A farewell to the Blood Diamond

Marilyn Monroe sings 'Diamonds are a girl's best friend'

When I read the news in the morning nowadays, though packed with scary things, it does seems to me that the world has woken up, or is at least in the process of waking up.

Waking up to the climate crisis, waking up to the depletion of natural resources, the plastic overwhelm, the appalling ways that governments treat their people, the way humans as a whole treat marginalised parts societies (read - anyone who isn't a white cis able bodied man), to the way that we treat animals - the desperate need to be fair and less destructive is becoming a part of our everyday conversations. To say there is work to do is an understatement, but it's a start.  As a jewellery maker though, it always occurs to me that one area that seems to have made huge strides of progress is the jewellery industry in general, in particular the diamond industry. Don't get me wrong, we still buy too much, too often. Which is why, at Meta, we use an on-demand business model with an ultimate aim for zero waste.  

The human being's fascination with jewellery, particularly with stones such as diamonds is deeply carnal, something that we very often can't really resist. Diamonds in particular have captivated us for the last 6000 years. Discovered in India, we thought them so beautiful that they were revered and used for religious purposes - Ancient Greeks, Romands and Hindus believed they were the tears of the gods. And who can blame them?  As the hardest substrate on earth, they symbolise protection and durability, which is possibly why they are still worn in engagement rings today.  Ironically, however, even though they are basically indestructible their history has been so destructive.  

In the 20th Century, diamonds became more readily available - this also meant a rise in their popularity and, consequently, their value.  A combination of diamond mining being extremely labour intensive and the fact that they occur naturally in areas like Central Africa which had already been ripped apart by colonialisation and post colonial conflicts meant trouble for the nations where they were more prevalent.  A scrabble for diamonds meant that the 'blood diamond' was born.  Also known as a 'conflict diamond,' this is any diamond mined in areas controlled by forces opposed to legitimate government who use intimidation, exploitation and fear and that finance this insurgency.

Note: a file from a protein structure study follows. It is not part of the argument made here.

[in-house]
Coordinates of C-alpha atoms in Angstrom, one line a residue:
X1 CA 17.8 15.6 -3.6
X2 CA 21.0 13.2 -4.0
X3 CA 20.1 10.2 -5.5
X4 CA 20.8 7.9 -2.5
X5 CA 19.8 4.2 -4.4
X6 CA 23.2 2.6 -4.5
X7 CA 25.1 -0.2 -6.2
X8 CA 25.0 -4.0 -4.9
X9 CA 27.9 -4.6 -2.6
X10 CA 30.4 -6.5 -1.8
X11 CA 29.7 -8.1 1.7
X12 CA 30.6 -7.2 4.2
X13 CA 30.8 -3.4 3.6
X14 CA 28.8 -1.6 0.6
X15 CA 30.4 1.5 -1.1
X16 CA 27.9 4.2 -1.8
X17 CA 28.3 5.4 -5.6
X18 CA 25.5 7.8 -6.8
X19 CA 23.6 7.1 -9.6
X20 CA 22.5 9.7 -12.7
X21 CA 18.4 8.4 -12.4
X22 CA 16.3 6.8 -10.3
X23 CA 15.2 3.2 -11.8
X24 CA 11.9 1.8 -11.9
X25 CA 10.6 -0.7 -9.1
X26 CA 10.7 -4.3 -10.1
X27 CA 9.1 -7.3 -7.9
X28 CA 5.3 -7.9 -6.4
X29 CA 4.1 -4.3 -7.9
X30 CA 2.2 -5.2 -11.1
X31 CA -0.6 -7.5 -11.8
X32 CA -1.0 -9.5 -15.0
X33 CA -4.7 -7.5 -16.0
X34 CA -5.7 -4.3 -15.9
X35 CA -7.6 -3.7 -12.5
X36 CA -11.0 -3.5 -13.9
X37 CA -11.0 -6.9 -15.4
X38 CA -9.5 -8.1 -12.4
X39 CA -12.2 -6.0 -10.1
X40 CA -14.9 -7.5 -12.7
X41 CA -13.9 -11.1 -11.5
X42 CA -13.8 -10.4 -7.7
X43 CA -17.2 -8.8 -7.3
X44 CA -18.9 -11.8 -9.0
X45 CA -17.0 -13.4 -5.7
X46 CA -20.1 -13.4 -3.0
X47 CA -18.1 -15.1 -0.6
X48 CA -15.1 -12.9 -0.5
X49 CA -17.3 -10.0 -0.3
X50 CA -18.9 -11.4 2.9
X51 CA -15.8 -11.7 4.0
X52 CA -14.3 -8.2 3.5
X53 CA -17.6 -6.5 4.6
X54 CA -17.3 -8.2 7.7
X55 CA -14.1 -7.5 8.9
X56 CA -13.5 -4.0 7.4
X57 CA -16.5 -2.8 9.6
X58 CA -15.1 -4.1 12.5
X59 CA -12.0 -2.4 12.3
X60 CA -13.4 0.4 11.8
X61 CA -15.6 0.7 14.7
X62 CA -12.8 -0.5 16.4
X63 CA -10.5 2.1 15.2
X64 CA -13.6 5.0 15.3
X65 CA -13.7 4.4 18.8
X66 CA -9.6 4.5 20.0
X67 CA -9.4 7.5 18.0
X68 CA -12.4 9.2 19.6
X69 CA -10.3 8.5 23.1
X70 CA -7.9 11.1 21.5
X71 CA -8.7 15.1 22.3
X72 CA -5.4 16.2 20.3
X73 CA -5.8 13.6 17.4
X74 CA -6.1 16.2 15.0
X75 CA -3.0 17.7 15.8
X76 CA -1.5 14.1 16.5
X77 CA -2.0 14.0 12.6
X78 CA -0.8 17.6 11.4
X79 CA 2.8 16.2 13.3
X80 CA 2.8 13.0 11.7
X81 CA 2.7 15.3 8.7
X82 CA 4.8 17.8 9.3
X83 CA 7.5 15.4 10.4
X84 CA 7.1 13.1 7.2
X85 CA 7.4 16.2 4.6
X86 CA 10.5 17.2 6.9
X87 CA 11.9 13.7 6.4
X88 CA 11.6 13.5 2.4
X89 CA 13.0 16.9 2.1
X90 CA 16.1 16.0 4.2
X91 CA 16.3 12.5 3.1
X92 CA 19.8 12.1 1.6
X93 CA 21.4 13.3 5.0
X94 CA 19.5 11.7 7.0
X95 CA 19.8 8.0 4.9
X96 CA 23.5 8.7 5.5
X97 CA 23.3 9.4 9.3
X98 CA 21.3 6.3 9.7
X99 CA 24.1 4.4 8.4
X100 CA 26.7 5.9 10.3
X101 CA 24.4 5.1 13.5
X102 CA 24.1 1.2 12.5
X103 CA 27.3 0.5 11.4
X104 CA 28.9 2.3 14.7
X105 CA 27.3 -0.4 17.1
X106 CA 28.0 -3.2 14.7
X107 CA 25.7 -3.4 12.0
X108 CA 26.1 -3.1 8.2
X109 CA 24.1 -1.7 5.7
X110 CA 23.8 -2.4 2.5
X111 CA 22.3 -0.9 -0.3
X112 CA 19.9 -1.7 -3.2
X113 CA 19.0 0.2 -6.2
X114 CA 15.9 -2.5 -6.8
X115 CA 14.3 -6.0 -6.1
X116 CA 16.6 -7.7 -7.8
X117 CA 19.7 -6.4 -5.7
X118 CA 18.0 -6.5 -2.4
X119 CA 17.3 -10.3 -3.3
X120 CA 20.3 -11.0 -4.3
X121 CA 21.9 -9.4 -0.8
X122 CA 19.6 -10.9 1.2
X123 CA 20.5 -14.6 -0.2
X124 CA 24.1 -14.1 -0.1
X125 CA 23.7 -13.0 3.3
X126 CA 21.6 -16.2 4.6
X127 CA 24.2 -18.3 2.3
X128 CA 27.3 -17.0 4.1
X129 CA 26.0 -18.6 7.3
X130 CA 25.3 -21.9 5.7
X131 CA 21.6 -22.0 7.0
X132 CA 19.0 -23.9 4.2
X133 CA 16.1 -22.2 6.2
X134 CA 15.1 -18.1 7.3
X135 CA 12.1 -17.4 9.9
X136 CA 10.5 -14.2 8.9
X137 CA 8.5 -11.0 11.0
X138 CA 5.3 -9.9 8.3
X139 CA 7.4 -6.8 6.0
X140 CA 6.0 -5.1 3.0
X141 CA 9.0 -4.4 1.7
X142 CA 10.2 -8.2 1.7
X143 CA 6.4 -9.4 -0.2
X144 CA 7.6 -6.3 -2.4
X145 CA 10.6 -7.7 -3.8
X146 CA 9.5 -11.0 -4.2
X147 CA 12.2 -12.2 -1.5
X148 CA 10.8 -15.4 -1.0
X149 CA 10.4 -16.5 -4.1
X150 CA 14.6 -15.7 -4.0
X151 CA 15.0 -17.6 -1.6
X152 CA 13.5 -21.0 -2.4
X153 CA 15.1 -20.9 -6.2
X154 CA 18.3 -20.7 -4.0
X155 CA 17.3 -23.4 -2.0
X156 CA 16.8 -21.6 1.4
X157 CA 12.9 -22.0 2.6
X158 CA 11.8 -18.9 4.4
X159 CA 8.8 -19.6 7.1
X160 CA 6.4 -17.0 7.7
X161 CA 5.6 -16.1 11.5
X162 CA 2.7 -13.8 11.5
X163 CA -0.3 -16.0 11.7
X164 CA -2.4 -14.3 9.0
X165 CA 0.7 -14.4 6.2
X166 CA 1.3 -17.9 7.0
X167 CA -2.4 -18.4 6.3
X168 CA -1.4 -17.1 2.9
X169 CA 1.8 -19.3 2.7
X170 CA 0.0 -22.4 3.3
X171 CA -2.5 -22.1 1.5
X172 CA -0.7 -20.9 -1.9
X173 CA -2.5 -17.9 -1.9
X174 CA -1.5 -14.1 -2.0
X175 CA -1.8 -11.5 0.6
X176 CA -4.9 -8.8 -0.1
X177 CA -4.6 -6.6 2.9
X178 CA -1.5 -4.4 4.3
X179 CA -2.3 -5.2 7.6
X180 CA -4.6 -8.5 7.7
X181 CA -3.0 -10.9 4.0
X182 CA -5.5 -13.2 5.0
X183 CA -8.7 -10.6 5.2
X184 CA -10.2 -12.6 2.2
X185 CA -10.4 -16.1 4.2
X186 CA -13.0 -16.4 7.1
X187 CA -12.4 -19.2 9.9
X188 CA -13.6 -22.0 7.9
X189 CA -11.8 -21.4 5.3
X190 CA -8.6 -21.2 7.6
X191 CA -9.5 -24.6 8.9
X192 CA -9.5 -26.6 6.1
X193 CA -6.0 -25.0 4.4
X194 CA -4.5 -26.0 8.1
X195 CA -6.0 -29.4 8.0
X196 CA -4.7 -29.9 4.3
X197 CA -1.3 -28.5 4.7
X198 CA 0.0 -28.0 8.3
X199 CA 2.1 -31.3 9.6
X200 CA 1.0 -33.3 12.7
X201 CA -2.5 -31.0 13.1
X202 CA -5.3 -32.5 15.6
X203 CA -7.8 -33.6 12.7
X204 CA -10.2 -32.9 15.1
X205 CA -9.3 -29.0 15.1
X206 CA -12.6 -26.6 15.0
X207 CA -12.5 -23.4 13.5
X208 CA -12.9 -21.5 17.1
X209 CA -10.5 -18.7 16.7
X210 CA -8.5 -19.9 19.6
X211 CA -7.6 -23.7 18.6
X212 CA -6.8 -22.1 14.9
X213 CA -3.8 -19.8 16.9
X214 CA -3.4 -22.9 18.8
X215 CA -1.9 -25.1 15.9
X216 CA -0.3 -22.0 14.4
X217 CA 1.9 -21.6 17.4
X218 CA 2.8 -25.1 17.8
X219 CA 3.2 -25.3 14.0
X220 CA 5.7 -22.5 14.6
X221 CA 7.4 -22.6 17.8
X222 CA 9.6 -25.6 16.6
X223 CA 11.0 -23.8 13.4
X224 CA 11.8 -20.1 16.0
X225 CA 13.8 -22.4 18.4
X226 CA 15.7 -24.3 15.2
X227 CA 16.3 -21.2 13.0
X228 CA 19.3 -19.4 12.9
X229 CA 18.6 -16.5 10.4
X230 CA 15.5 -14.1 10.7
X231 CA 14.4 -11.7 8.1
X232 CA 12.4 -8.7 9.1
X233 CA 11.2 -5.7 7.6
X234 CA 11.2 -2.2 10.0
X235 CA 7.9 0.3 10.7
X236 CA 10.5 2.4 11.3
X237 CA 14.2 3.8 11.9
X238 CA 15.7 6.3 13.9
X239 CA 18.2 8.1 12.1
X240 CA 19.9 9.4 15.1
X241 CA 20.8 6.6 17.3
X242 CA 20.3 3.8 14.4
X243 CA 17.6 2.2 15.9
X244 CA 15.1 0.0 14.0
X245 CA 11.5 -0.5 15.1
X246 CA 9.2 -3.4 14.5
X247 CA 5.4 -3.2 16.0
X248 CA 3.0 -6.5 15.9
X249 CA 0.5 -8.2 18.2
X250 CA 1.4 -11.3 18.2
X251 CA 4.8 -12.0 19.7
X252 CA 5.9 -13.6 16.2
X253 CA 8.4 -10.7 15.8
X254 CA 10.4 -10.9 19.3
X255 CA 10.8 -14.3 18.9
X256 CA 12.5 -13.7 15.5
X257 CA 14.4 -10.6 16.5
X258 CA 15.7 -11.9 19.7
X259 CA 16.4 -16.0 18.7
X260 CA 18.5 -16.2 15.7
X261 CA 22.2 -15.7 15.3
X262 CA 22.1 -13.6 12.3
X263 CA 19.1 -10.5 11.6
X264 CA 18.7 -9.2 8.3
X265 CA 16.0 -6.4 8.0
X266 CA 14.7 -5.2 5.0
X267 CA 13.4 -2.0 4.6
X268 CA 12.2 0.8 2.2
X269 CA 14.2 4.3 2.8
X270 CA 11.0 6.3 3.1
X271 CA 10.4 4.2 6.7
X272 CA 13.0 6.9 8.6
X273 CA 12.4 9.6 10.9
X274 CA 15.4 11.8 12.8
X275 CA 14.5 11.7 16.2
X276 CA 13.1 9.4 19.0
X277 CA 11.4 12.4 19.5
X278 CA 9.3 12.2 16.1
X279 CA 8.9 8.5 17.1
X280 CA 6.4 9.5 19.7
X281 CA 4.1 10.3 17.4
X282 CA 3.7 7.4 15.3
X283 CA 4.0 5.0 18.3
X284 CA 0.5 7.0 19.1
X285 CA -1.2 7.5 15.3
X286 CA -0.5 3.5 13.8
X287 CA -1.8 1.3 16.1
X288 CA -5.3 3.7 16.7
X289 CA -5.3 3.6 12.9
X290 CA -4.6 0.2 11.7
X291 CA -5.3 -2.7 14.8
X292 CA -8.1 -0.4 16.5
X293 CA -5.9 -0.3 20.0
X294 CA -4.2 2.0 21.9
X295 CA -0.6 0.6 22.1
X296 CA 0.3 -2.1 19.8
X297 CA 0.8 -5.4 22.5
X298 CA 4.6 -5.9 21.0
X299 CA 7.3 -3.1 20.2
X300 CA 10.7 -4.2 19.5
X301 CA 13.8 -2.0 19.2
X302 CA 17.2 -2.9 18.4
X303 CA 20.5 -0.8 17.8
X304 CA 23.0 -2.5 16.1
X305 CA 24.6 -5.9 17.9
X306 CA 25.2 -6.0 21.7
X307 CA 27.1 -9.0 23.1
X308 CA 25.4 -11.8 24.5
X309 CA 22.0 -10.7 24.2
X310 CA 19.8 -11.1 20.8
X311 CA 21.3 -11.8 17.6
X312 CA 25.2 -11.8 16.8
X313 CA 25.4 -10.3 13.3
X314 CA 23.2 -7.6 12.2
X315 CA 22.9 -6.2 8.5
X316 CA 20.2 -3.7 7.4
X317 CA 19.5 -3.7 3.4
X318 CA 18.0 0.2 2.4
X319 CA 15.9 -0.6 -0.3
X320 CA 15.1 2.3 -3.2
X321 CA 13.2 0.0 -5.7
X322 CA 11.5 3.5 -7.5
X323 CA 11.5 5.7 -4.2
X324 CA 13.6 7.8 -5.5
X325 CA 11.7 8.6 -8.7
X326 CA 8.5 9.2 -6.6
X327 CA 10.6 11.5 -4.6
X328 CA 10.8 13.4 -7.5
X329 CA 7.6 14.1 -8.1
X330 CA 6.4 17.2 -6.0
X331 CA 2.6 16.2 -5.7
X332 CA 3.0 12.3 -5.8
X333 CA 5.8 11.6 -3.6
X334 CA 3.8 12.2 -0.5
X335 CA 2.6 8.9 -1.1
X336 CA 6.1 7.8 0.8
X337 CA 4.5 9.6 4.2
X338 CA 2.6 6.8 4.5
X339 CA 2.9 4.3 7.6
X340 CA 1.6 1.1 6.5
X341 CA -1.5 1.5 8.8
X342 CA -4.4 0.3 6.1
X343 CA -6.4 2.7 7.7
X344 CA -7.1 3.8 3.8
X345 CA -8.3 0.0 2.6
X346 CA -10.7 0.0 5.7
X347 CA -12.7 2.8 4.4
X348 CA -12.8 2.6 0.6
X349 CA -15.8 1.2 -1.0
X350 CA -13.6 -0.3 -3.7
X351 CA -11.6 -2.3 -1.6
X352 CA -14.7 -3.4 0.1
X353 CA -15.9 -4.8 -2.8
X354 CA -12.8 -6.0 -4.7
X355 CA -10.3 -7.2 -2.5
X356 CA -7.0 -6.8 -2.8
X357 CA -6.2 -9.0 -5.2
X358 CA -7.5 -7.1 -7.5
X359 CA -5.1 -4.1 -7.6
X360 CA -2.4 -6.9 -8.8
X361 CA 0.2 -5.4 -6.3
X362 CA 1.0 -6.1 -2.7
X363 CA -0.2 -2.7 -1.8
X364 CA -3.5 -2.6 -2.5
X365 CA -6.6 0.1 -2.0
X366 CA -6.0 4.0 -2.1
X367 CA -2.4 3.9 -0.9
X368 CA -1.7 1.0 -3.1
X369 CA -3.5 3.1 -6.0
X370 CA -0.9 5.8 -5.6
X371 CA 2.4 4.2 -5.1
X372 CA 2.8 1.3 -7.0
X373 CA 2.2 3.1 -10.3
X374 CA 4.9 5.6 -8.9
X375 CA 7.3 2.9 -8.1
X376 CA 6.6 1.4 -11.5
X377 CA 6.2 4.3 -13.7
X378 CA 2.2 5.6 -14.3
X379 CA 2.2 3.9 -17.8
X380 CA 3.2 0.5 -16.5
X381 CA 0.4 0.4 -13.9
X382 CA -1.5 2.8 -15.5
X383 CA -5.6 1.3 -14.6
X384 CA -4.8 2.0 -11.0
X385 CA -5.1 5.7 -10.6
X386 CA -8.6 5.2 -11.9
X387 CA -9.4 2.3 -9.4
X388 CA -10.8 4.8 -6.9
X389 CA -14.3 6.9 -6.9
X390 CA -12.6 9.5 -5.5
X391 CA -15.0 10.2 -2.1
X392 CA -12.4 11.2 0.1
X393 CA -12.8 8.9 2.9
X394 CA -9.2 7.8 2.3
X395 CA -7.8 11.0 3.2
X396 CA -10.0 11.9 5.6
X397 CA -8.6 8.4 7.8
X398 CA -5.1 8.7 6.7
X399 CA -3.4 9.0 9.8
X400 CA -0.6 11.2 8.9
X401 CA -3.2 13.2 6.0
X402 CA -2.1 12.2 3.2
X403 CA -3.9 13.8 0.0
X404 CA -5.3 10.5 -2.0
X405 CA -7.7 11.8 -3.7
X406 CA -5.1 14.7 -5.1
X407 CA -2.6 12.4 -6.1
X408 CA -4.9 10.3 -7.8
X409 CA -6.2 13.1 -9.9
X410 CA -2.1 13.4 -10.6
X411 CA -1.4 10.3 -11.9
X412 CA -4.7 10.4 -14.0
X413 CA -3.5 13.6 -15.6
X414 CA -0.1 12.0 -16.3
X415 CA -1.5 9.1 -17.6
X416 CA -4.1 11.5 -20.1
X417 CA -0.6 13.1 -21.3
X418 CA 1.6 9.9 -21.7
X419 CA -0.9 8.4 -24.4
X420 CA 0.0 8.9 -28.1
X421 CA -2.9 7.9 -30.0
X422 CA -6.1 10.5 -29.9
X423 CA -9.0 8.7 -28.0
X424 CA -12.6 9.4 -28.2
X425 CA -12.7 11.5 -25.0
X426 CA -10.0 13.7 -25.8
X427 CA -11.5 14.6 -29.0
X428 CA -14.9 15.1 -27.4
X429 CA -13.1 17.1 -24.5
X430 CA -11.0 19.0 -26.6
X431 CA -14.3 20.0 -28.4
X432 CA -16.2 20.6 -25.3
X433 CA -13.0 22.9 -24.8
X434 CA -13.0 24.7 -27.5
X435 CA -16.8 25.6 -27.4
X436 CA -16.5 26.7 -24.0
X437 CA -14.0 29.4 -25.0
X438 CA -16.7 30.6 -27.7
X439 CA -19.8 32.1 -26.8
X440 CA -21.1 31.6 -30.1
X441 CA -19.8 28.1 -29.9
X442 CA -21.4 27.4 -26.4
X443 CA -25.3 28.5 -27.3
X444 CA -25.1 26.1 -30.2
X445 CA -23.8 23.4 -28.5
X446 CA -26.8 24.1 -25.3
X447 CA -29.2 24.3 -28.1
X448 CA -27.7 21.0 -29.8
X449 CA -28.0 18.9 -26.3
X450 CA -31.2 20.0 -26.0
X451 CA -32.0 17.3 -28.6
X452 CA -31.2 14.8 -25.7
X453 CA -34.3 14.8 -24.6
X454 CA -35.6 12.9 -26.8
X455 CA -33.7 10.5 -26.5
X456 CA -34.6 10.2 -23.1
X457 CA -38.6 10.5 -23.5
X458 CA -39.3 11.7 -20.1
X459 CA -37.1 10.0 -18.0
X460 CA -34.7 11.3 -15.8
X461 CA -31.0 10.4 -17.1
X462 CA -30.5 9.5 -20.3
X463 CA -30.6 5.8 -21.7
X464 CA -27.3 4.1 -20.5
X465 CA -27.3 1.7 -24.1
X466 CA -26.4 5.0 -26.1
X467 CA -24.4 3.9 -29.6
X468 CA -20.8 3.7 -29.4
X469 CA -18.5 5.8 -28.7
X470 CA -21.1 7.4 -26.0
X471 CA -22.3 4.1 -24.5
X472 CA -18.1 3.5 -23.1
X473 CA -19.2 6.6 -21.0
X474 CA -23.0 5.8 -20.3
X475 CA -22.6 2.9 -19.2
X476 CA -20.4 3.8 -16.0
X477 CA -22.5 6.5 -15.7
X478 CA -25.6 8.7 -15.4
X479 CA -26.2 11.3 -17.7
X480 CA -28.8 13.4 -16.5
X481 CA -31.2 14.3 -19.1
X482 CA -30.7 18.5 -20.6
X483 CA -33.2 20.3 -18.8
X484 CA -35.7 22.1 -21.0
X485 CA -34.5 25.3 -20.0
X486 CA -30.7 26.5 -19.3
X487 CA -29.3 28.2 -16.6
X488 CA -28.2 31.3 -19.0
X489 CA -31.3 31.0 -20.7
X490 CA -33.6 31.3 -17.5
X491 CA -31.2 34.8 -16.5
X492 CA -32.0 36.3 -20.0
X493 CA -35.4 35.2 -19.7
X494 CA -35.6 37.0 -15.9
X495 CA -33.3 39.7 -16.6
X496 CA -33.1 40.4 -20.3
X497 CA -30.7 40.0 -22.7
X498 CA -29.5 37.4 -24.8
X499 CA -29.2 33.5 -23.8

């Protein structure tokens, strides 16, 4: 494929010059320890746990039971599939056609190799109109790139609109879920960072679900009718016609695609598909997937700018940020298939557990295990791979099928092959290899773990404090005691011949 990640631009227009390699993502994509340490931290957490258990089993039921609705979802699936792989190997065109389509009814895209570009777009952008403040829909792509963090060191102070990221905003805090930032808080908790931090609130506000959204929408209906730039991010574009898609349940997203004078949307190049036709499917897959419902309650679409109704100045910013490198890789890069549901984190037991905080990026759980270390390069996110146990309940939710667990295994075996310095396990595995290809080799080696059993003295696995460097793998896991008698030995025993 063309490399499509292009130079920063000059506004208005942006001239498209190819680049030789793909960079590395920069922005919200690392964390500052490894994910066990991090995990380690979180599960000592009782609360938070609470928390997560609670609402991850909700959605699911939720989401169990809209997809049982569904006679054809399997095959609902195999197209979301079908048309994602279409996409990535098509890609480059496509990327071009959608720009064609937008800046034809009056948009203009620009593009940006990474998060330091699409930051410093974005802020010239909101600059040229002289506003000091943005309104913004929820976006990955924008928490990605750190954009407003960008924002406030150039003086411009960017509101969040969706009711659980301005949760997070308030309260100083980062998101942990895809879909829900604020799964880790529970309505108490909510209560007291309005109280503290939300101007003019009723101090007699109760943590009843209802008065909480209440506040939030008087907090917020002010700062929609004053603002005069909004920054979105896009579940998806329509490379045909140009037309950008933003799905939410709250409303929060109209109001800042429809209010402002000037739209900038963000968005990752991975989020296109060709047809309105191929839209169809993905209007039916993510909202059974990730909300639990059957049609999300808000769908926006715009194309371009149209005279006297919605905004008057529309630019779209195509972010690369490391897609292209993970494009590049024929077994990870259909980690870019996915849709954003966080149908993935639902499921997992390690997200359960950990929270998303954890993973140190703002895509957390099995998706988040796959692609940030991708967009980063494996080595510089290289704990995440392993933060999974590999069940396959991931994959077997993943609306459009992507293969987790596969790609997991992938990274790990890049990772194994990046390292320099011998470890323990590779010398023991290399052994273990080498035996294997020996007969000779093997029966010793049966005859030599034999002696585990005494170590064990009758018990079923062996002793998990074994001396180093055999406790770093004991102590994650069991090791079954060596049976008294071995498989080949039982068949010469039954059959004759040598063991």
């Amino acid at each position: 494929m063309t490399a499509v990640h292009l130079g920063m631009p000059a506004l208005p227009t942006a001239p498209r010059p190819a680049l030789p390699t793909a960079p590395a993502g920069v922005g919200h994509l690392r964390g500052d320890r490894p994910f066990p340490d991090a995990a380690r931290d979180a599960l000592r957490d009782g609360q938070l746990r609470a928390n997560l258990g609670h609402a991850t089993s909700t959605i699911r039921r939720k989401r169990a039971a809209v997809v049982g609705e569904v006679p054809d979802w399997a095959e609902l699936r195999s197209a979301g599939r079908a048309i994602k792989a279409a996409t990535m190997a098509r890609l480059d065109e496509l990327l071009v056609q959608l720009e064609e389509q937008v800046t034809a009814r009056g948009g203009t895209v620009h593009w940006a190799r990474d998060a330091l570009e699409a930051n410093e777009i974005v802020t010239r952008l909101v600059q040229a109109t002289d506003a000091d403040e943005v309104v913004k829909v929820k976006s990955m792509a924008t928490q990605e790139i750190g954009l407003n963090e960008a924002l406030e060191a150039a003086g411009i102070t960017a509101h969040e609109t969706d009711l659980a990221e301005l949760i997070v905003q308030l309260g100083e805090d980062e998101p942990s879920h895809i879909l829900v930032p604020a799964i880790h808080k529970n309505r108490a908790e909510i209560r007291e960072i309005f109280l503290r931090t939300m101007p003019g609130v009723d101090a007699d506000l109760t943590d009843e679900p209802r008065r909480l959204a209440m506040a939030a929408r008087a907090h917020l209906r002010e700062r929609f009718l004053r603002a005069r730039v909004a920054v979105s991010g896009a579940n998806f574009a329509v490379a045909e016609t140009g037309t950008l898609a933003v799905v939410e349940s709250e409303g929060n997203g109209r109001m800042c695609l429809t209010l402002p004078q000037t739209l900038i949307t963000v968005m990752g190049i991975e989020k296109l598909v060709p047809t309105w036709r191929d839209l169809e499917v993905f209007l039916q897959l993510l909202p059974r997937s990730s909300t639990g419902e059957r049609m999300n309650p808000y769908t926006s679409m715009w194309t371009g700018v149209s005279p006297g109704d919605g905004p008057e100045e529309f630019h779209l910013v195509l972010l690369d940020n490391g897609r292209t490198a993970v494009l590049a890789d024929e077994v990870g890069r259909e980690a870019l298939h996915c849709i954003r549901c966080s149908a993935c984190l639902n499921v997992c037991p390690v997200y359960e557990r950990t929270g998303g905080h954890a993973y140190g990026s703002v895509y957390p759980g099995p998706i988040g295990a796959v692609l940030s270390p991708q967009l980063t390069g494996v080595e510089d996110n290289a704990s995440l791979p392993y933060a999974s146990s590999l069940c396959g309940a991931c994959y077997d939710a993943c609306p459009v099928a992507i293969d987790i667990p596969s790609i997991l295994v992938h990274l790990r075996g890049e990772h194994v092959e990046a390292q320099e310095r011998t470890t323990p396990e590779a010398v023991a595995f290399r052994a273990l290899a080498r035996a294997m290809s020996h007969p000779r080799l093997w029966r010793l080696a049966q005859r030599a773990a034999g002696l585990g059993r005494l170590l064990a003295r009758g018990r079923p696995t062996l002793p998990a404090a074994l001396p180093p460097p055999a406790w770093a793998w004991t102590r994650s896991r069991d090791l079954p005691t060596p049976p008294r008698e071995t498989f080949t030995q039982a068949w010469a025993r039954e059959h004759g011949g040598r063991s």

The conflict diamond is synonymous with the mistreatment of miners, violence and dangerous methods of extraction which harm both miners and planet.  Shockingly, up until the 1990s, 21% per cent of all diamonds were considered blood diamonds... but, happily, this figure has now fallen to just 1%. 

But why? It is very possible that the 2007 Hollywood film 'Blood Diamond' starring Leonardo DiCaprio contributed to this fall - amazing that a Blockbuster can have this level of impact, but it raised awareness amongst cinema goers in the political west who would have fuelled the blood diamond industry.

Technology has also played an important part in the fight against conflict diamonds, with lab grown diamonds now more prevalent. In this way, the diamond industry has followed the pearl industry closely, and though natural pearls and diamonds are still vastly more valuable, to own either of these natural stones is seen somewhat as a taboo, with many of us now aware of the environmental and human cost.  Sustainable diamonds are still real diamonds after all, but they are now grown in a laboratory - miners have not extracted them from the earth, protecting lives, avoiding the depletion of natural resources and not funding wars. 

The wedding industry has also helped, promoting the trend of vintage and recycled diamonds in engagement rings.  

In our recent history, diamonds seemed to have lost their way. Not long ago, owning a diamond might have gone hand in hand with greed, status and violence. But thankfully, we are now back on the right path, returning to our ancestors reverence for these special stones, treating them once more with respect and understanding what an important part of our quest to be kinder to our envioronment and society that they play. 

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